Home / Heim

26. 9. – 25. 10. 2019
Opening on WednesdaySeptember 25, 2019 at 6 pm

No one shall be subjected to arbitrary interference with his privacy, family, home or correspondence, nor to attacks upon his honour and reputation. Everyone has the right to the protection of the law against such interference or attacks.”

Universal Declaration of Human Rights, Art. 12

We have invited eight male and female artists from the Czech Republic, Germany and Iceland to put their works related to this topic on display. Using various artistic positions involving aspects of “home,” the exhibition aims at oscillating between two poles: home as a “peaceful place” in all its spontaneity, normality and happiness, and home as a place full of uncertainties coming from both inside and outside.

We are aware of the fact that it is not possible for us to embrace the topic of a “home” as a whole, yet it is in our power to focus on some of its aspects. After all, to introduce all aspects and views of places people consider their homes would probably not be possible even with the largest exhibition space in the world. We would therefore like to invite all those interested in this topic to this small exhibition – if they like it, the space will allow them to ponder over and talk about their home-related feelings and the importance of home on their own.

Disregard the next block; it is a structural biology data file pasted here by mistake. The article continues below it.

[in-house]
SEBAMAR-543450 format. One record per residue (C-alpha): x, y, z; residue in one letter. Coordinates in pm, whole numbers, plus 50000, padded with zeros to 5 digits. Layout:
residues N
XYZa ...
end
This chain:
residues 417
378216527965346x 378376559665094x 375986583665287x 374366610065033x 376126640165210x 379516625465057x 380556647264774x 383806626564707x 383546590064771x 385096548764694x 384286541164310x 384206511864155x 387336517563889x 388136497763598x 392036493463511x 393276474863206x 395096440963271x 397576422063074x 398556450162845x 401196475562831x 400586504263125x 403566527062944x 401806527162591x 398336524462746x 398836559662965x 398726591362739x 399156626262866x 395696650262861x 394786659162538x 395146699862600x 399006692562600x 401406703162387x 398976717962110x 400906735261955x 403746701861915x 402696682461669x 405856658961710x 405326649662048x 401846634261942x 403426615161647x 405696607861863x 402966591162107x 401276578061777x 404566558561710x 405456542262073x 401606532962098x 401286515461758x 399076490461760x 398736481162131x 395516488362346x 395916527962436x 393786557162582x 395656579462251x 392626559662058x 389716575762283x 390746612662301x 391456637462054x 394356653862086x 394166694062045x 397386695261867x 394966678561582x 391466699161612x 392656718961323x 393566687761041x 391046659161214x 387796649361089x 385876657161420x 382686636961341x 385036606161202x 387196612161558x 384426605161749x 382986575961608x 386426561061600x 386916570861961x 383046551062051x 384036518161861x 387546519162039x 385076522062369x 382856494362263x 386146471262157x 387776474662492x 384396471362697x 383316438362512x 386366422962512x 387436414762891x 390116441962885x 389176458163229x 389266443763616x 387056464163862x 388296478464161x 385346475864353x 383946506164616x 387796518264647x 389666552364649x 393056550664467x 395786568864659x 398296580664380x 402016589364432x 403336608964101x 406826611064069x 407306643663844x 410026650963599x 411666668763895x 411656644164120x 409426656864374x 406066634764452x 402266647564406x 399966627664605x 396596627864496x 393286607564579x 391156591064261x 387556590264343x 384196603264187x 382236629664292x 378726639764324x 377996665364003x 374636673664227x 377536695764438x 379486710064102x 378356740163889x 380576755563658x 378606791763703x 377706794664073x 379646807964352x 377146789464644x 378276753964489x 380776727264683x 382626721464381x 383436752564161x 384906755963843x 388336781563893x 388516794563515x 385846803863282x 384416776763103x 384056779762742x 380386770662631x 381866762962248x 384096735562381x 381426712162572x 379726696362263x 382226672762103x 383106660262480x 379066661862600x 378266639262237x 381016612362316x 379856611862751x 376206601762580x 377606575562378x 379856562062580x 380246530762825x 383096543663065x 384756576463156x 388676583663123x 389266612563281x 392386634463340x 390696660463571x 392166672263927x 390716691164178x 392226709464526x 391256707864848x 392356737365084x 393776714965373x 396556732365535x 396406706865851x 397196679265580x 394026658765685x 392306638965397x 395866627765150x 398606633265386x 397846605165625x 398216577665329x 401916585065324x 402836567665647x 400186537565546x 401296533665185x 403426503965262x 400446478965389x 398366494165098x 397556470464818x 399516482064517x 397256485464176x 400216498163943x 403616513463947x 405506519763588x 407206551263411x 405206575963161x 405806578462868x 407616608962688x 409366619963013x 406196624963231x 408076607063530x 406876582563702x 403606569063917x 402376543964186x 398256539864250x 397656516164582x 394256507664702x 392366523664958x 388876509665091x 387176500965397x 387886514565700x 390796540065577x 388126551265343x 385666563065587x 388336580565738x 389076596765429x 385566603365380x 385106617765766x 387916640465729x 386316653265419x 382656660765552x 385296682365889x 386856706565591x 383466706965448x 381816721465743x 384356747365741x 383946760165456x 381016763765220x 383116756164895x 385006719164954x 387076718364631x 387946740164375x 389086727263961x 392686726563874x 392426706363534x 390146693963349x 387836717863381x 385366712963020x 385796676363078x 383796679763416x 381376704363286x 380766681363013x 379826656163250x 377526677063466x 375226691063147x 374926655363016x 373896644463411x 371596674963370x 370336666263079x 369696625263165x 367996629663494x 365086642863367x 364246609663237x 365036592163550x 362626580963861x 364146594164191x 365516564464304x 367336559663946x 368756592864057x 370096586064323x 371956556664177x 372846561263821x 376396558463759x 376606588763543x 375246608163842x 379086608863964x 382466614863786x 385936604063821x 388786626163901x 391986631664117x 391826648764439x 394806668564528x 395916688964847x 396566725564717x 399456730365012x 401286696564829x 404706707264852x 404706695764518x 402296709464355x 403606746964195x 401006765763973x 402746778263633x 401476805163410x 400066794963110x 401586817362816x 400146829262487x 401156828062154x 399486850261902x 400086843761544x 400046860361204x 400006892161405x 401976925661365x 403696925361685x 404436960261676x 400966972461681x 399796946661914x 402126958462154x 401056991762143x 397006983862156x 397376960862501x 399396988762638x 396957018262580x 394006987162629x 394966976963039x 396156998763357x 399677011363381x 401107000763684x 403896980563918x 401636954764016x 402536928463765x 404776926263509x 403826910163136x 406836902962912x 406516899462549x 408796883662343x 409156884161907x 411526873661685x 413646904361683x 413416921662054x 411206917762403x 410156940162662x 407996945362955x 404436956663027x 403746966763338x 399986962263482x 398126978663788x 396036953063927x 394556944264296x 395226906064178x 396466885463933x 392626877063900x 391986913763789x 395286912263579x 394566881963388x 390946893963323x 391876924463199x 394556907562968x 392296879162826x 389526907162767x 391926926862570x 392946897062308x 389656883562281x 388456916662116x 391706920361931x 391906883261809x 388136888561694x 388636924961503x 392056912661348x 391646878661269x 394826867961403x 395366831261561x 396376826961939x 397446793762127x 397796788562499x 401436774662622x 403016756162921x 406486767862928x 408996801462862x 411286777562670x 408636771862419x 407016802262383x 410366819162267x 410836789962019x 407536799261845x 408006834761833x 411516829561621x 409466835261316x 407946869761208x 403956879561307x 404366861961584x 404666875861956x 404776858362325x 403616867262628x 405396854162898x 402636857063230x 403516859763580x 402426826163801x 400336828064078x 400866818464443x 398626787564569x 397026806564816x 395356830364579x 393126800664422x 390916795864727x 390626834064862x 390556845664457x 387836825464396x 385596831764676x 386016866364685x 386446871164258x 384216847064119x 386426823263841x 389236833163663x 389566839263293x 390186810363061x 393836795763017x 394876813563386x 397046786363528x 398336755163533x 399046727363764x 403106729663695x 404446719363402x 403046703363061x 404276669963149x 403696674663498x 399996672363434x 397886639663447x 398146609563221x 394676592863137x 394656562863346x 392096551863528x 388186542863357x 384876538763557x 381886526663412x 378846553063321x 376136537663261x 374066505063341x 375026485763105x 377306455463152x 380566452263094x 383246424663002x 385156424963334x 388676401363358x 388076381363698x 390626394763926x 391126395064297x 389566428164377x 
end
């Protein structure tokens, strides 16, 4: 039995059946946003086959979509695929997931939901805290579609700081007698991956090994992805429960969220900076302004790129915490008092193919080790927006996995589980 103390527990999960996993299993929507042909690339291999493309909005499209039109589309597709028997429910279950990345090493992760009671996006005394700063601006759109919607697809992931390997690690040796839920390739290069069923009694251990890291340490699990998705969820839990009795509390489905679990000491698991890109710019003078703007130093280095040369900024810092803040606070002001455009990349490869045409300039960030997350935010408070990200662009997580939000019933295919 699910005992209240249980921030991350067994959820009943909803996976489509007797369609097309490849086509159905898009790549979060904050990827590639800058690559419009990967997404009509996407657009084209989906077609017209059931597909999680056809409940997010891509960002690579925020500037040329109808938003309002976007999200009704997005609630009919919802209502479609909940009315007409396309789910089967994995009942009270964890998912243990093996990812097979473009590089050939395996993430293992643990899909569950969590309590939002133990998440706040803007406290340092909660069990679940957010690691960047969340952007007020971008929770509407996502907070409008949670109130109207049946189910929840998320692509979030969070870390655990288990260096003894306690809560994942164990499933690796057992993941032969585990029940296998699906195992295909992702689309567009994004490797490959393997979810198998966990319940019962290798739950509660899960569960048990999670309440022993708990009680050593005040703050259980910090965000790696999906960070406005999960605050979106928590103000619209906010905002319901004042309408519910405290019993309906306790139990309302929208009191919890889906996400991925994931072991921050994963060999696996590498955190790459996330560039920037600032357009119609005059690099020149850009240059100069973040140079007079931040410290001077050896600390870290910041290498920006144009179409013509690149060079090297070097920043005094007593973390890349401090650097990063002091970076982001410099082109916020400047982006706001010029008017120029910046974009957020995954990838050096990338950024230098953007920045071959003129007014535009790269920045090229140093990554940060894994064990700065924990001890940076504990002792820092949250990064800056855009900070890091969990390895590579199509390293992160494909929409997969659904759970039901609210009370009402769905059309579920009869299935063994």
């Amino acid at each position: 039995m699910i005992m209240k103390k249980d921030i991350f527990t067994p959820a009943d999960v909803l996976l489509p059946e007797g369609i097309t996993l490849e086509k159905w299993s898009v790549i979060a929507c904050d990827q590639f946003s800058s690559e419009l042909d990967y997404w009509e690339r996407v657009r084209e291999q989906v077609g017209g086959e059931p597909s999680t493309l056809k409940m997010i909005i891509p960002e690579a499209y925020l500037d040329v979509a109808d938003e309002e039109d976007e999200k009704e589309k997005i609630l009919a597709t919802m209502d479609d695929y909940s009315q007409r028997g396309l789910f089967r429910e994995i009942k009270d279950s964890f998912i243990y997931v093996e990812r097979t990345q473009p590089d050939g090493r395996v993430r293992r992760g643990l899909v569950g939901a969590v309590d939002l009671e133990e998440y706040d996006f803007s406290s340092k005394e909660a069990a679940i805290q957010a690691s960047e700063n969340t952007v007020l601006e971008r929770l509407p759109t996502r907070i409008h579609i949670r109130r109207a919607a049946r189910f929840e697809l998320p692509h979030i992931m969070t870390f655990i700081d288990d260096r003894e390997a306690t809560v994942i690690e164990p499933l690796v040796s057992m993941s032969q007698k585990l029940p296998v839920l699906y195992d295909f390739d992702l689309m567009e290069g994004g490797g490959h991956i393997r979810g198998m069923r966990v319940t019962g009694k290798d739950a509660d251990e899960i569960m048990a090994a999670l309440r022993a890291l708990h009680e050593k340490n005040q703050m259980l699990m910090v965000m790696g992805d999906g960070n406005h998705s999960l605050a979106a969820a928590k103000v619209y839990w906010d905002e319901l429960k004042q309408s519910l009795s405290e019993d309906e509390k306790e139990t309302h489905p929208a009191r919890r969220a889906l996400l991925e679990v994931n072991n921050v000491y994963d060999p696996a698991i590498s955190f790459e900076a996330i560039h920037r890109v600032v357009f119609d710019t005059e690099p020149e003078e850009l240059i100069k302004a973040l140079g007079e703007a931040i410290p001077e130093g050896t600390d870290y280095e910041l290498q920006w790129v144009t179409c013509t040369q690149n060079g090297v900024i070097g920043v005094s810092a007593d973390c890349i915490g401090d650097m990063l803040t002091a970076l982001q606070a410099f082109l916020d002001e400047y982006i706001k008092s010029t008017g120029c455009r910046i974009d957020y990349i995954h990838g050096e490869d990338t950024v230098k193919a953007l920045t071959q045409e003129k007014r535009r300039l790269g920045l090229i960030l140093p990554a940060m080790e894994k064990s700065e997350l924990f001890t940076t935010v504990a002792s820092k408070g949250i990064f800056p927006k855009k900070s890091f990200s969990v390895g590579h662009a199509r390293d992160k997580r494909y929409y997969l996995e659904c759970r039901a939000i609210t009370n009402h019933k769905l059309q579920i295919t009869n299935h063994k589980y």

Even though the Universal Declaration of Human Rights states that everybody needs a home and has the right to have it, it does not inherently mean that in reality, everybody truly has their own place of home and safety (just think about the homeless or the refugees). Moreover, not every owner of a home feels at home and safe at the place – for example when it comes to victims of domestic violence. This is also one of the topics of Antje Guske and her work “Zeit schlafen zu gehen” (“Time to go to bed”). Both sleeping and falling asleep are closely related to us feeling safe. What can cause nightmares? The bed here is a typical children bed. Parents must provide a safe home for their children, they must protect them from negative influences from both the inside and the outside.

What conditions must be met for each of us to have their own safe home? We may think that home is a private thing. Yet home is in need of protection, just as stipulated by the Article 12 of the Universal Declaration of Human Rights. Martin Herold’s paintings of barred windows evoke the need of safety and of one’s home protection which can be both truly purposeful and superfluous or even pointless. Blinds prevent the others from looking inside the house. Flowers in flowerpots on the windowsill speak about the comfort of the people settled in, yet the iron bars protecting the home against attacks from the outside are unsettling.